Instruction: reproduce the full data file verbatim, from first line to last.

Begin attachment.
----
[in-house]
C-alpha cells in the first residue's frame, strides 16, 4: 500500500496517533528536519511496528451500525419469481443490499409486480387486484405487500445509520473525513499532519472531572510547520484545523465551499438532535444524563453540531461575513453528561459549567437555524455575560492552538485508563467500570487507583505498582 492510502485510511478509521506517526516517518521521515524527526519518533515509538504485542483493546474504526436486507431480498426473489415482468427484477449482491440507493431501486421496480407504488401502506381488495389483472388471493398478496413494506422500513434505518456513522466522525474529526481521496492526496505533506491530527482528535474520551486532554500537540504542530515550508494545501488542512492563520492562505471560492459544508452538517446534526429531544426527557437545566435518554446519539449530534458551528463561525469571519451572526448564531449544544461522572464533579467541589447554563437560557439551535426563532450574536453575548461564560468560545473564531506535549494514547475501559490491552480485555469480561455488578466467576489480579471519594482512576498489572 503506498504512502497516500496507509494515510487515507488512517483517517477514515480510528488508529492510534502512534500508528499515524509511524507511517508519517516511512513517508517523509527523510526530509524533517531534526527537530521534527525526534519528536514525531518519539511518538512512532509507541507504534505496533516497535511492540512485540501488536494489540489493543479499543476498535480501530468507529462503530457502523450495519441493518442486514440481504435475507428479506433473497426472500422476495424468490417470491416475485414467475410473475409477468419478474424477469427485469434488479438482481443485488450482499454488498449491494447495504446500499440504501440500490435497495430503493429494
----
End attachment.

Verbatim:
[in-house]
C-alpha cells in the first residue's frame, strides 16, 4: 500500500496517533528536519511496528451500525419469481443490499409486480387486484405487500445509520473525513499532519472531572510547520484545523465551499438532535444524563453540531461575513453528561459549567437555524455575560492552538485508563467500570487507583505498582 492510502485510511478509521506517526516517518521521515524527526519518533515509538504485542483493546474504526436486507431480498426473489415482468427484477449482491440507493431501486421496480407504488401502506381488495389483472388471493398478496413494506422500513434505518456513522466522525474529526481521496492526496505533506491530527482528535474520551486532554500537540504542530515550508494545501488542512492563520492562505471560492459544508452538517446534526429531544426527557437545566435518554446519539449530534458551528463561525469571519451572526448564531449544544461522572464533579467541589447554563437560557439551535426563532450574536453575548461564560468560545473564531506535549494514547475501559490491552480485555469480561455488578466467576489480579471519594482512576498489572 503506498504512502497516500496507509494515510487515507488512517483517517477514515480510528488508529492510534502512534500508528499515524509511524507511517508519517516511512513517508517523509527523510526530509524533517531534526527537530521534527525526534519528536514525531518519539511518538512512532509507541507504534505496533516497535511492540512485540501488536494489540489493543479499543476498535480501530468507529462503530457502523450495519441493518442486514440481504435475507428479506433473497426472500422476495424468490417470491416475485414467475410473475409477468419478474424477469427485469434488479438482481443485488450482499454488498449491494447495504446500499440504501440500490435497495430503493429494